Pittsburgh Rally of Peace Speech: SOSS Teen Chapter Leaders

Simone: I never thought that I would have to watch my eight-year old sister crying in our synagogue because she didn’t understand why all the adults around her were breaking down in tears, wailing over the lives that were lost, and the sense of safety that will never return. Yesterday my sister told me and my mom that she never wants to return to our shul. This place that was supposed to be safe, supposed to be a place where Jews could go to be wholly themselves was tainted by the fear that we all felt as we were under lock down in our shul unsure if we were safe, and praying that everyone in Tree of Life would come out alive.

Aniya: When I woke up that morning, and saw what had happened, I immediately thought of my Jewish neighbors and friends, and the vibrant and wonderful Squirrel Hill community I’d lived in my entire life. The Jewish community has been a steadfast supporter and ally of the Muslim Community and I was appalled by how such violent and horrific hatred could have infiltrated a peaceful place of worship and community. I feared for the safety and wellbeing of my friends and neighborhood.

Simone: Both of our religions teach us to love, and to respect those who are different from us. Ram Bam teaches us:  שֶׁאֵין שָׁם שִׂמְחָה גְּדוֹלָה וּמְפֹאָרָה אֶלָּא לְשַׂמֵּחַ לֵב עֲנִיִּים וִיתוֹמִים וְאַלְמָנוֹת וְגֵרִים. Meaning,“No joy is greater and more glorious than the joy of gladdening the hearts of the poor, the orphans, the widows, and the strangers”. I hope and pray that everyone can learn from this message of love. It is in these times that we look to the allies around us, the wonderful neighborhood of Squirrel Hill, all the people that are here today to spread love, to come together, and to help each other in any way we can. It was so wonderful at the vigil Sunday night to see all the different clergy on the stage, and to have my Muslim friend here beside me, who understands what it’s like to be a part of a marginalized group in America.

Aniya: I feel so deeply for the Jewish community, the Tree of Life synagogue and the families affected. The Muslim Community and I stand with you against this hate and violence. United as a city of brothers, sisters and allies we will not succumb to this terror. We can learn from this passage in the Quran which states:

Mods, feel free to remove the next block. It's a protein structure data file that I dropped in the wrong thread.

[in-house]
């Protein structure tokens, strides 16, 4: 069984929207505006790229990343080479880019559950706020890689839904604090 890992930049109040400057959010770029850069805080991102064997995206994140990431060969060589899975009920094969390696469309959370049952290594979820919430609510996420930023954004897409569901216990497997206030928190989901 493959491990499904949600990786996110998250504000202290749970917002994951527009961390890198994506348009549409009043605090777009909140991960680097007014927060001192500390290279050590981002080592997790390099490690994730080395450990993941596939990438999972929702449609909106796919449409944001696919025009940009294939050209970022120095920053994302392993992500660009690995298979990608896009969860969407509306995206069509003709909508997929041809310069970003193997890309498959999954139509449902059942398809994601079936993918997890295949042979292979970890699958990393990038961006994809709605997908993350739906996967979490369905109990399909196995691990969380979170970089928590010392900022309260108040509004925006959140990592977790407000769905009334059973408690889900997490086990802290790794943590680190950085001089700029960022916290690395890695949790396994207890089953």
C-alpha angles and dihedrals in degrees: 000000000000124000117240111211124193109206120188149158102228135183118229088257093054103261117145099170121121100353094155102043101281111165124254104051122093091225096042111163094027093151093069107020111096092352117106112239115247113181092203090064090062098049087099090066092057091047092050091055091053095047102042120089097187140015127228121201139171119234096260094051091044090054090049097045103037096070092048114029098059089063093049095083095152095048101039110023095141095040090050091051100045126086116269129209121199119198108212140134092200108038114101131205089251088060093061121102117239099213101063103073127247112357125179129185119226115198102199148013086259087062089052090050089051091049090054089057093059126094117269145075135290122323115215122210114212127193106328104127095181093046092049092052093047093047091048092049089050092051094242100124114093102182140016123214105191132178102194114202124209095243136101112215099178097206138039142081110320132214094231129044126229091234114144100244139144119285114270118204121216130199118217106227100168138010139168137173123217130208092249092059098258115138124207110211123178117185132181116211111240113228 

meaning “Humanity is but a single brotherhood: so make peace with your brethren”. As a Pittsburgh community, a diverse one, with a variety of religions, races and beliefs, we must come together as ONE. Our differences are not what define us, and will not separate us. They must bring us together, as one humanity, committed to the bonds of friendship, community and peace we have for one another.

Simone: Tree of Life was targeted because it is Jewish, but also because they showed support for refugees. It is a Jewish value to help refugees, to welcome people into our country with open arms, since we know what it is like ot have nowhere to go. During this period of mourning we welcome the families of those who were killed into our hearts. We must spread the opposite of hatred: respect, and acceptance. We strive to respect and accept our neighbors in Pittsburgh. Looking out at this crowd, and seeing all the support around the world for the Pittsburgh Jewish community is uplifting it proves that there are so many more people in this world who believe in the message of love than in the message of hate. We must condemn words of hatred. Words have such power. Rhetoric against Jews and refugees allows a system of hate to flourish. Being silent is not an option, letting things slide is not an option, saying it’s just a joke is not an option. Spreading love is a non-partisan action.

Aniya/Simone: Whether I sit down to pray in my Masjid, or I sit down to pray in my shul we all deserve the freedom and ability to practice our religions in peace and feel safe and loved by the people around us. America boasts the idea of freedom of religion and expression. This attack dismantles these paramount principles. This is not only an event that happened to Pittsburgh, this happened to all of America.

There is a before and there is an after. We are in the after. Things won’t be the same, things shouldn’t be the same. We know this story will fade from the news, and gradually from your minds, but we pray that you remember the large affect even just one life has on the world, and that you remember the sense of community and kindness you feel today, and continue to spread love.

Simone: We felt as though we needed to end with something impactful, but the truth is there are no words to encompass what we are feeling. We have watched the people we looked up to sobbing, seen the pillars of our community crack just a little. I know that the Jewish community will survive, but it is hard to give words of hope. It feels as if the world is at a stand still, that my community won’t be able to move on. I know that this will strengthen our community, this tragic event has brought us together, and yet at the same time there will always be a shadow in the background, a reminder of the kind, and gracious people lost. These are the thoughts in the back of my mind. I know that someday my sister will feel a sense of normalcy in shul again. And I know that I must fight to remind myself if we spread kindness if we never forget the names of the people lost, and never forget the impact they had on our community we can grow a better neighborhood, and people from that neighborhood will go out and grow a better city, and the people from that city will go out and grow a better country, and the people from that country will make a better world.

Am Israel Chai, Thank You

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